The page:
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The Badger Herald

Independent Student Newspaper Since 1969

The Badger Herald

Independent Student Newspaper Since 1969

The Badger Herald

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Art Carney of TV’s ‘Honeymooners’ dead at 85

NEW YORK (REUTERS) — Actor Art Carney, best known as the awkward, endearing sidekick to Jackie Gleason in the 1950s television series “The Honeymooners,” has died at age 85, a Connecticut funeral home said Tuesday.

Carney, who lived in Westbrook, Conn., died Sunday after a long illness, according to a statement issued by the local Swan Funeral Homes Inc.

Carney had a long career in vaudeville, radio, television, Broadway, and Hollywood but is best remembered as Ed Norton, an “underground sanitation expert” who appeared clad in a trademark T-shirt, vest, and pork-pie hat on “The Honeymooners,” a classic of early live television that has enjoyed huge popularity in syndication.

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Carney’s cry of “Hey, Ralphie boy!” to co-star Gleason invariably meant a new misadventure or another get-rich-quick scheme gone awry. His good-natured quirkiness and physical agility made him the perfect complement to Gleason’s easily frustrated, easily angered Ralph Kramden.

Broadcast live, the show had remarkable mishaps. When Gleason once missed a cue to enter during a live broadcast, Carney looked inside the set refrigerator, pulled out an orange and for almost a full minute peeled it with humorous aplomb. The moment was remembered as a classic comedy ad-lib.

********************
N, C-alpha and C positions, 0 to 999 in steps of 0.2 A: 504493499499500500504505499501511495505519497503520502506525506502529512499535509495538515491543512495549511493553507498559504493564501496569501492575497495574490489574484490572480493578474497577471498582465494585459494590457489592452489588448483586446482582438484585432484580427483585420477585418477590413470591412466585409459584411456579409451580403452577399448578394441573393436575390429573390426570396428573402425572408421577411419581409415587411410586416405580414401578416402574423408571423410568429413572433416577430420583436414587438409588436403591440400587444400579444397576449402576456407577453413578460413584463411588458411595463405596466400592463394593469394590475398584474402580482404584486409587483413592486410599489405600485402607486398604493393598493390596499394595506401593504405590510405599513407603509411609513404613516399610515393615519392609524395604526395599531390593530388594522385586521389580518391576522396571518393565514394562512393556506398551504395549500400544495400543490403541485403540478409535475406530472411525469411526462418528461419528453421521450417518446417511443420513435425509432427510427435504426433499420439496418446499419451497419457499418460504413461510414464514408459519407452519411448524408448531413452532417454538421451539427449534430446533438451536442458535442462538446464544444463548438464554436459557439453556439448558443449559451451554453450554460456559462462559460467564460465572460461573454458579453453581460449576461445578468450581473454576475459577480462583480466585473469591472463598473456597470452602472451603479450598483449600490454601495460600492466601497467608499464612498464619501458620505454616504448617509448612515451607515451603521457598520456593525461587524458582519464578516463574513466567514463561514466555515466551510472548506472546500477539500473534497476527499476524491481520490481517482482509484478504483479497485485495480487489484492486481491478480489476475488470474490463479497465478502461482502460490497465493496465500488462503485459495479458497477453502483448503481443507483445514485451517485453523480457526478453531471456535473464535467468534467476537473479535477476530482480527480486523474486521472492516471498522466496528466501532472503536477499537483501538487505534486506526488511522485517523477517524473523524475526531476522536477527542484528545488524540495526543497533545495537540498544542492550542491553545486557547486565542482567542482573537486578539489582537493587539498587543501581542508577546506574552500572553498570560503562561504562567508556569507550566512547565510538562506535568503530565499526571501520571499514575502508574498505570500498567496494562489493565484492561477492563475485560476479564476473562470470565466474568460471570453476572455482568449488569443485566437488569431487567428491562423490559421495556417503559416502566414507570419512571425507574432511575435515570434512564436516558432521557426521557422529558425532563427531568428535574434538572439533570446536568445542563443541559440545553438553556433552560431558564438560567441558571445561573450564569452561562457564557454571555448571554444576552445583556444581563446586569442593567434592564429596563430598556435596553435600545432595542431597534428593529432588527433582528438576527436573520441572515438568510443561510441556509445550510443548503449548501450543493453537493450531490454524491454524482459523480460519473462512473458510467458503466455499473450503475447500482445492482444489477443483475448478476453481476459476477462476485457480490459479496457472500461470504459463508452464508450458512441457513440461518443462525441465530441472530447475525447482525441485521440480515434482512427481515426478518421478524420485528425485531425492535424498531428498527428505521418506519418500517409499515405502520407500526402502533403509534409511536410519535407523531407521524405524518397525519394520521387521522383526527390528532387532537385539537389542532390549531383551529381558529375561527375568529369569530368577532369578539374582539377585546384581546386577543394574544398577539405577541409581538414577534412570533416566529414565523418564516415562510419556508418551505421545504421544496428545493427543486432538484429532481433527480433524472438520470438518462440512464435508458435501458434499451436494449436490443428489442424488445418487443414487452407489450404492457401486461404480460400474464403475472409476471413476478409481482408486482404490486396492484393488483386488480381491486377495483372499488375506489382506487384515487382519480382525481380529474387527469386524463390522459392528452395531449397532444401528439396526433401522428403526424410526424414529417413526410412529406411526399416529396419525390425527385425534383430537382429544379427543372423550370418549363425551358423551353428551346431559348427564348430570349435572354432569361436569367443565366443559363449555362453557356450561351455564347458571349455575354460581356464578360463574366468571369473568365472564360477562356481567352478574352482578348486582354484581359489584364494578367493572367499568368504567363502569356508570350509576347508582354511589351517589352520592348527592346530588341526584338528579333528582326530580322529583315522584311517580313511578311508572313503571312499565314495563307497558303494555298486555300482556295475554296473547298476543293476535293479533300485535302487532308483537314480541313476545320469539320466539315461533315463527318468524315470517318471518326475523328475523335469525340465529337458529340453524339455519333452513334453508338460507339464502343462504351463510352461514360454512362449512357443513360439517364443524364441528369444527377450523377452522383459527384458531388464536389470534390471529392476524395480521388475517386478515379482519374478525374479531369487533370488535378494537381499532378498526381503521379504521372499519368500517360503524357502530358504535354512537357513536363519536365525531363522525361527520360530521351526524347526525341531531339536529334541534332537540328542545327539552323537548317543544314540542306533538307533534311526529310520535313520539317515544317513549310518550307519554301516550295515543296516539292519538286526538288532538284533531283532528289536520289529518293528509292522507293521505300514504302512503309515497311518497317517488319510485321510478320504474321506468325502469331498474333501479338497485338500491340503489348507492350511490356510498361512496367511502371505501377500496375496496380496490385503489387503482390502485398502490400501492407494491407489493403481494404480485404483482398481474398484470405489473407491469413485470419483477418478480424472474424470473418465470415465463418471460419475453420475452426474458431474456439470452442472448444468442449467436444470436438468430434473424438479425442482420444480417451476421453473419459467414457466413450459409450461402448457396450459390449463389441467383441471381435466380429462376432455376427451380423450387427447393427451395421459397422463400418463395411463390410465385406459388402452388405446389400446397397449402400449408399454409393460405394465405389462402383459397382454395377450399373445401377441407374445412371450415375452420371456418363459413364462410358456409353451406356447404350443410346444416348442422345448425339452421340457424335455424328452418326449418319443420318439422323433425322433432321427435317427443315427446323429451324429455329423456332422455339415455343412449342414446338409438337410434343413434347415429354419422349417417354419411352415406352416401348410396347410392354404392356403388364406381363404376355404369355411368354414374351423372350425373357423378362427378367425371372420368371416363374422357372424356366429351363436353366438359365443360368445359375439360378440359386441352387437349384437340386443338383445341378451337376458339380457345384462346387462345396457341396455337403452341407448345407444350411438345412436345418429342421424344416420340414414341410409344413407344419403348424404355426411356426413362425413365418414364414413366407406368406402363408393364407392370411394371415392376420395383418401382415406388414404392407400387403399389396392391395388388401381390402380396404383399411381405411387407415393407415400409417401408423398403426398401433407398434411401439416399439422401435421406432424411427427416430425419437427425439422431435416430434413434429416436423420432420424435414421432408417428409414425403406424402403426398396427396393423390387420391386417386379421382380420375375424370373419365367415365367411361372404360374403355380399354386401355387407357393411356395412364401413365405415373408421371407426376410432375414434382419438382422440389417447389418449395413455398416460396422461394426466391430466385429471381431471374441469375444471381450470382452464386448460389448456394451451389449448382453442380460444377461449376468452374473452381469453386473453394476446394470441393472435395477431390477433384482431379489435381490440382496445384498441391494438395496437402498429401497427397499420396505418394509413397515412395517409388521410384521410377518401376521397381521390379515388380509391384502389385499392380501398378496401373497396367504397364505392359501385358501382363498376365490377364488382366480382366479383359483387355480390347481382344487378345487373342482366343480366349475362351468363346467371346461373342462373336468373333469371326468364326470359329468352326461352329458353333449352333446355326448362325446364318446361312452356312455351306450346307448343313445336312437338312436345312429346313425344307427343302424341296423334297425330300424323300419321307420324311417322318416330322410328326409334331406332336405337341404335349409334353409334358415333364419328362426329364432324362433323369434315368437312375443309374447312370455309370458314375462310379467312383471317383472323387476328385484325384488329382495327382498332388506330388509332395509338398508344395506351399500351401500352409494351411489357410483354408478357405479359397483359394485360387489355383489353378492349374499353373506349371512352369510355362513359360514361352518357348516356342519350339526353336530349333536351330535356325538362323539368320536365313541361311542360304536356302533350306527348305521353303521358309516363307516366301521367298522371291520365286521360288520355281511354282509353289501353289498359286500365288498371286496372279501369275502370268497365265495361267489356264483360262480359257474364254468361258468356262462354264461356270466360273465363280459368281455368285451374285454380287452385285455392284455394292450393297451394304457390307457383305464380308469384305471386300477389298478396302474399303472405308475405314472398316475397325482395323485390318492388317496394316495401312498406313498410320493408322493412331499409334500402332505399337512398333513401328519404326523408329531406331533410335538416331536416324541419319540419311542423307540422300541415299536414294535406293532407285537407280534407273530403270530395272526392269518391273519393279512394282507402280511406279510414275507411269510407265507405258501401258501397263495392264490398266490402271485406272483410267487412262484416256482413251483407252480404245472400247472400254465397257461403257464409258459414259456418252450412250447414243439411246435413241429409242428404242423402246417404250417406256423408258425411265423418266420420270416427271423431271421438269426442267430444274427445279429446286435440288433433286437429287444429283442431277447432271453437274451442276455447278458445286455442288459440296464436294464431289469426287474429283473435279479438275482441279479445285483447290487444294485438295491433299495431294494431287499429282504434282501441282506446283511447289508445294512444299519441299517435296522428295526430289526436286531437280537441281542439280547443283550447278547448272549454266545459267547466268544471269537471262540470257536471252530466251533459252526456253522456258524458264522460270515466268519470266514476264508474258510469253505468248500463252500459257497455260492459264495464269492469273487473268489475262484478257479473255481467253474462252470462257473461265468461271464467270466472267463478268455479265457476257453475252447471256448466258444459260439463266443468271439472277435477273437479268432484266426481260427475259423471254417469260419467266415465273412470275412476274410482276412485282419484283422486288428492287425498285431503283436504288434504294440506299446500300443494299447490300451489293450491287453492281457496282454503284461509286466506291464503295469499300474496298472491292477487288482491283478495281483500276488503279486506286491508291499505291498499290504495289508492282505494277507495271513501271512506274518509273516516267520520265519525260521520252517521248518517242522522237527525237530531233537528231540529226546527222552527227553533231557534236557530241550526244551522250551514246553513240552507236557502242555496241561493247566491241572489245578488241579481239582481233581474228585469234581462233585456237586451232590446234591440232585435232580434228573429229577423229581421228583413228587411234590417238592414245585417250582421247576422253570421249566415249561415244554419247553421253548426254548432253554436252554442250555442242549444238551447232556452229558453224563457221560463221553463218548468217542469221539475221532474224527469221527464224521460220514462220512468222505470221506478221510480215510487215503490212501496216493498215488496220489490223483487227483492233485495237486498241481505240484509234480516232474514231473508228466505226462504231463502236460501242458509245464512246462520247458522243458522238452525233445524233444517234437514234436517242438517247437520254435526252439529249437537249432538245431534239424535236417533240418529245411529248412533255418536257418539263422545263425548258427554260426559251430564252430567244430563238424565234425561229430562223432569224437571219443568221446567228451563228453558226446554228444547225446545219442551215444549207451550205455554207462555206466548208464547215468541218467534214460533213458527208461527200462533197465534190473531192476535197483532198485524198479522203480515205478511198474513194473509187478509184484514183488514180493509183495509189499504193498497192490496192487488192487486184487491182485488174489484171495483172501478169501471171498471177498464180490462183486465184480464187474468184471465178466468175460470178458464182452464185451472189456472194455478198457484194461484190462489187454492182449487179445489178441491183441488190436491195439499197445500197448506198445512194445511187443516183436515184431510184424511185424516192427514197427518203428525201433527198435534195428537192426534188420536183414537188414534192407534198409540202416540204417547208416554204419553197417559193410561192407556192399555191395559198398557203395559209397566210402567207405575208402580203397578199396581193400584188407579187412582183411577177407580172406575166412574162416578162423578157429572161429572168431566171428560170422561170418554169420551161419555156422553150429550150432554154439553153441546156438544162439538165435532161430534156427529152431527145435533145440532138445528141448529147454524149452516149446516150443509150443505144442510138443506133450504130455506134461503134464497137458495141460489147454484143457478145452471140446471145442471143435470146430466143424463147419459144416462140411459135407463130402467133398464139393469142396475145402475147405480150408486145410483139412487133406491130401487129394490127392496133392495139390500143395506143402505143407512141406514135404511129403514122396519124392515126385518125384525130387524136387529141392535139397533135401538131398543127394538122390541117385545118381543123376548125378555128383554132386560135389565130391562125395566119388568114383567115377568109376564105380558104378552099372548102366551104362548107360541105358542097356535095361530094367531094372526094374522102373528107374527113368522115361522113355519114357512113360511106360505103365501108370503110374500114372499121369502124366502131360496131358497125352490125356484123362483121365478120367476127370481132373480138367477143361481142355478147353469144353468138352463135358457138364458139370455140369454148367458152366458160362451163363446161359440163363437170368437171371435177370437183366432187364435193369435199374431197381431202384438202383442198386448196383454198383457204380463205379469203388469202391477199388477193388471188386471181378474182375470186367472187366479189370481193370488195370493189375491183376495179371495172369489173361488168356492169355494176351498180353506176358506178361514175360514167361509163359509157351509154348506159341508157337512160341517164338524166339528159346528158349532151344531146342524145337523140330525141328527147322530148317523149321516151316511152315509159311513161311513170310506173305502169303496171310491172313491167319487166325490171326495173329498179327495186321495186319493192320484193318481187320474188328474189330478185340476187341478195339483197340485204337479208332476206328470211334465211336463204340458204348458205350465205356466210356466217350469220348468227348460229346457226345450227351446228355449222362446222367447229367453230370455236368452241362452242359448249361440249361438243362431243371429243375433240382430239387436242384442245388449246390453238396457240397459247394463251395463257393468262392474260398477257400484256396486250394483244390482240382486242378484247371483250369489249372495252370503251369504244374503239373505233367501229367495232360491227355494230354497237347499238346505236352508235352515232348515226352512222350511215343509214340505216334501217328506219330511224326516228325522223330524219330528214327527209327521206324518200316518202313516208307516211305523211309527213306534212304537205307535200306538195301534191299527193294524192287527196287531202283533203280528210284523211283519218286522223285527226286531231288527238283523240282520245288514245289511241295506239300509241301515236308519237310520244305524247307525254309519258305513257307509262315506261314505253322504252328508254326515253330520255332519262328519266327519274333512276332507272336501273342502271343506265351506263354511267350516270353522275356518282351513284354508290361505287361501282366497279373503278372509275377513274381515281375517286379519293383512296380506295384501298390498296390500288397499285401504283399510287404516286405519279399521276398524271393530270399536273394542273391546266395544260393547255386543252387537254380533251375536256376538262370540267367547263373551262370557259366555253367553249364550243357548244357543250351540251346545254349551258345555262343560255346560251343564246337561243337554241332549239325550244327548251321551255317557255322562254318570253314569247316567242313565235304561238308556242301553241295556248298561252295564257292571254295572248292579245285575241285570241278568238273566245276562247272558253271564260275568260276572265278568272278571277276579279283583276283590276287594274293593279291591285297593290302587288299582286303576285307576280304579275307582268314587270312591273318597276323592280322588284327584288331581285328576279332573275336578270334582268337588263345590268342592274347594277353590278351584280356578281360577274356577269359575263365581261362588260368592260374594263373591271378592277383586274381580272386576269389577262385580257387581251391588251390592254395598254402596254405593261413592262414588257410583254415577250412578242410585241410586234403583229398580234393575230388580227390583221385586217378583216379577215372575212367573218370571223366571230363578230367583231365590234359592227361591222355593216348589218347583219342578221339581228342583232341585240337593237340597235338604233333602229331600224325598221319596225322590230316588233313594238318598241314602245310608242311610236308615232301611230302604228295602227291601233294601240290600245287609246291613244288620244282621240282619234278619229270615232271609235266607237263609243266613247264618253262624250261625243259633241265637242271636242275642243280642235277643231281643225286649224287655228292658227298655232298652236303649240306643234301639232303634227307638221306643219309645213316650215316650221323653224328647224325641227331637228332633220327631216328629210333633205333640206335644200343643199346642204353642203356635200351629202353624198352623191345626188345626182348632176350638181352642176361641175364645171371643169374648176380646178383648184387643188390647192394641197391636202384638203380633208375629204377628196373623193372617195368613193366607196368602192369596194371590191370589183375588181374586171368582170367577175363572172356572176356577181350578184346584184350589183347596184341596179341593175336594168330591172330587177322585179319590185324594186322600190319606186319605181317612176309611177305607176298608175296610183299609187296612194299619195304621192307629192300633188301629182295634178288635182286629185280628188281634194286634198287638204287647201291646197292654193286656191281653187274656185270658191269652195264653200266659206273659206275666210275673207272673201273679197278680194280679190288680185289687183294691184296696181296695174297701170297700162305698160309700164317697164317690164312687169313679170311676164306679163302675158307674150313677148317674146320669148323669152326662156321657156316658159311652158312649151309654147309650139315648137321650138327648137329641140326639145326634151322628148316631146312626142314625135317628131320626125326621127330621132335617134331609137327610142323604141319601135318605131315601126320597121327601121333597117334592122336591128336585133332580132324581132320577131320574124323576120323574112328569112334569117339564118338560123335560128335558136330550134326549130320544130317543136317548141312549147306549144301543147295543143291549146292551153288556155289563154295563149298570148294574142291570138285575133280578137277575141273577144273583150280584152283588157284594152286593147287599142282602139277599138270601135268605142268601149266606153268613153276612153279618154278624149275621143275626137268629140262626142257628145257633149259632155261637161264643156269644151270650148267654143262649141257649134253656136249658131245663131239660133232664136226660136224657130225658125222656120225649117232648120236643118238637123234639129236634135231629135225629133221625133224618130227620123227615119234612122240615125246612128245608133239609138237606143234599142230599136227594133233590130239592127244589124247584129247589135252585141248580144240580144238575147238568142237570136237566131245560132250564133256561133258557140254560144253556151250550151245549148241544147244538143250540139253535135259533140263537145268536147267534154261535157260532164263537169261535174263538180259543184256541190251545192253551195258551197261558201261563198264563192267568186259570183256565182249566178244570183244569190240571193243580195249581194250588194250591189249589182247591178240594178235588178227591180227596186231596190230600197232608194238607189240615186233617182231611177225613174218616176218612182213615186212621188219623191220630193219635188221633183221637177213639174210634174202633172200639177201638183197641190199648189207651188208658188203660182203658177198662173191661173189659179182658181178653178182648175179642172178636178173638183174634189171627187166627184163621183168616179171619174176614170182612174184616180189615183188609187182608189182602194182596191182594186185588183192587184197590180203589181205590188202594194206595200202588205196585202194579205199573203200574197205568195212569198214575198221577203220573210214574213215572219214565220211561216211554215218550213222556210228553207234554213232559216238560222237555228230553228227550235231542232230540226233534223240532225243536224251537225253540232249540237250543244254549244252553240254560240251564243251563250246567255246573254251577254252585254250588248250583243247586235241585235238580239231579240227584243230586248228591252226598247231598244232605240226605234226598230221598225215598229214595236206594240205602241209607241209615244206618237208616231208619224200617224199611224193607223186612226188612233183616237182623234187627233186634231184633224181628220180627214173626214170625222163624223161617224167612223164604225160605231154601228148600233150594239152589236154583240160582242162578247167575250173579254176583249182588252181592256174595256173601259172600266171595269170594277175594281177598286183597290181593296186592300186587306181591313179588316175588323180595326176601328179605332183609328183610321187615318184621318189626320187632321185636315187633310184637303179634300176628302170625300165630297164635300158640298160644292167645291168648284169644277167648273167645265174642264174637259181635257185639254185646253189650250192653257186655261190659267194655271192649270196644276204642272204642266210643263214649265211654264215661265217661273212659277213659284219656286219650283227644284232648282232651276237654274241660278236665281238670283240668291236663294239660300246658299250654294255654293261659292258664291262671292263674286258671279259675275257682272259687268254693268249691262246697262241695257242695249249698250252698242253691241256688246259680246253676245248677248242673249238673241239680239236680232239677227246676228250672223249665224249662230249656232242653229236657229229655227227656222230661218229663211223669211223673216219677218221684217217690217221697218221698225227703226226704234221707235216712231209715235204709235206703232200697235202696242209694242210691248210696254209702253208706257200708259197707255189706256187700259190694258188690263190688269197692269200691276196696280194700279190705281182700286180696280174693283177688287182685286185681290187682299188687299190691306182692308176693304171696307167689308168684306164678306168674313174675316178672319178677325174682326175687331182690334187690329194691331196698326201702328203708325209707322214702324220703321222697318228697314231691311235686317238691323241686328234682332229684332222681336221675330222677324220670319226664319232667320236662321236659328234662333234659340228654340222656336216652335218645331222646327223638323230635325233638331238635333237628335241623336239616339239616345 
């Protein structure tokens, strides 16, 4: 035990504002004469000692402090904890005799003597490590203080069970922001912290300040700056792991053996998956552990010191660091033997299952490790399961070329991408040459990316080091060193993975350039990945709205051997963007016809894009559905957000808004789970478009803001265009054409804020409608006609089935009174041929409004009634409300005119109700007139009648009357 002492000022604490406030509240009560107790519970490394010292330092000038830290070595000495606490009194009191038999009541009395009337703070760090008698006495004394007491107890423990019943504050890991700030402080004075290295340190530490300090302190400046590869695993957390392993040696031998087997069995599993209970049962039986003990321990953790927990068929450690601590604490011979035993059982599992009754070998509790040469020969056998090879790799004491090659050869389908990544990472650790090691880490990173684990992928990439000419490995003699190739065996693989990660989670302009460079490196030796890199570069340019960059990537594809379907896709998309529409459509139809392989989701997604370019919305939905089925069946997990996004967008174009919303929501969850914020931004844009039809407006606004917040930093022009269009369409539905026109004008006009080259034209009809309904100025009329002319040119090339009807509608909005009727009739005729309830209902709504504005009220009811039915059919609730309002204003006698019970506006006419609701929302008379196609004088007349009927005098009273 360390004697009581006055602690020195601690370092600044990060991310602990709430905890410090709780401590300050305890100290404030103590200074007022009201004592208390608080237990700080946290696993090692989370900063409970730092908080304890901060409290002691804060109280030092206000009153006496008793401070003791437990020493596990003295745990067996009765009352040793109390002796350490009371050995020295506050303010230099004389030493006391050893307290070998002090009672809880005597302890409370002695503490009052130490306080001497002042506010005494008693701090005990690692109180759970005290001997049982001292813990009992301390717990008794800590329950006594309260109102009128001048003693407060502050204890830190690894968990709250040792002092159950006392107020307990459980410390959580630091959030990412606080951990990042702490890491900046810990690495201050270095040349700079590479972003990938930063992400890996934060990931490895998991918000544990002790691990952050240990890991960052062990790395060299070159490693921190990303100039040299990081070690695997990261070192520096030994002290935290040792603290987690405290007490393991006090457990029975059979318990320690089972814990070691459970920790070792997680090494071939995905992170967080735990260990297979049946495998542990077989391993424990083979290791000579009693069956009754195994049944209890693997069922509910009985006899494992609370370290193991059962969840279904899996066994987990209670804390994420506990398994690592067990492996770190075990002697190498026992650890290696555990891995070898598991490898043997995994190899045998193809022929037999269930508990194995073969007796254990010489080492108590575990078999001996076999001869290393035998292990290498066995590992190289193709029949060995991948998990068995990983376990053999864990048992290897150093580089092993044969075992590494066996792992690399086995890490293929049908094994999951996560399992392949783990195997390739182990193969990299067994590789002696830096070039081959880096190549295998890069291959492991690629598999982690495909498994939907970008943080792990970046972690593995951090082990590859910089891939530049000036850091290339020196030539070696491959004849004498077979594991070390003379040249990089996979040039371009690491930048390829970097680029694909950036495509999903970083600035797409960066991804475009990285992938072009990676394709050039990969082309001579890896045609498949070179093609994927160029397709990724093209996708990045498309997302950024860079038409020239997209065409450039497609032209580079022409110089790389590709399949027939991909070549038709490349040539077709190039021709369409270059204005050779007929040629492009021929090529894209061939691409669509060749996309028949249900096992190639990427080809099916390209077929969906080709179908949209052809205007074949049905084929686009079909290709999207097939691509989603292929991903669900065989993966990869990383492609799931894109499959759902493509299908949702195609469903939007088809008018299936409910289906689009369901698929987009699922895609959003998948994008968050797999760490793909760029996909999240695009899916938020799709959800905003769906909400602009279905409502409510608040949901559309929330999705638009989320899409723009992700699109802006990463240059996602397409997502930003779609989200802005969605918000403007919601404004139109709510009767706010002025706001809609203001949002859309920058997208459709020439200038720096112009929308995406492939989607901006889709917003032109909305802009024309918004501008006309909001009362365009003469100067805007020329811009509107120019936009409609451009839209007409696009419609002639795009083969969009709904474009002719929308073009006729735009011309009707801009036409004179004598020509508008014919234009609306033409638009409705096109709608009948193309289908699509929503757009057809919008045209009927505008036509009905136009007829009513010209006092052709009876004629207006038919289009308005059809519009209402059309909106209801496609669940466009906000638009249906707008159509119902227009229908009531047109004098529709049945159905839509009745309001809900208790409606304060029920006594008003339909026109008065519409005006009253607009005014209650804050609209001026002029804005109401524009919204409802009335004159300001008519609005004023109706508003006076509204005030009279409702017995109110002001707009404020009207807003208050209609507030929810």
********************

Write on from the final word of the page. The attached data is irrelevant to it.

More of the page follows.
Carney won the 1974 best actor Oscar for his portrayal of an aging loner who travels cross-country with his cat in the film “Harry and Tonto.” He also won five Emmy awards.

Carney was born Nov. 4, 1918, in Mount Vernon, N.Y. He took a job as a jazz pianist after high school but ended up on stage impersonating such statesmen as Franklin Roosevelt and Winston Churchill.

He moved on to freelancing on radio serials, mysteries, and dramas in the 1940s. Carney enlisted in the army and received a leg wound in France that gave him a slight limp.

In 1951, Carney met Gleason while appearing on the popular variety show “Cavalcade of Stars.” There the two paired up for skits that would spin off to become “The Honeymooners.”

Privately, Carney was a shy man who fought a long battle with depression and alcoholism.

“I’m a serious guy,” he once said. “I’m not ‘on’ all the time, you know, as far as being funny at home or at parties. I tend to be more of an introvert, I think, and I think my extrovert qualities come out in my work.”

“I enjoy doing comedy,” he said, “but I’m not a comedian … I’m an actor that’s done an awful lot of comedy.”

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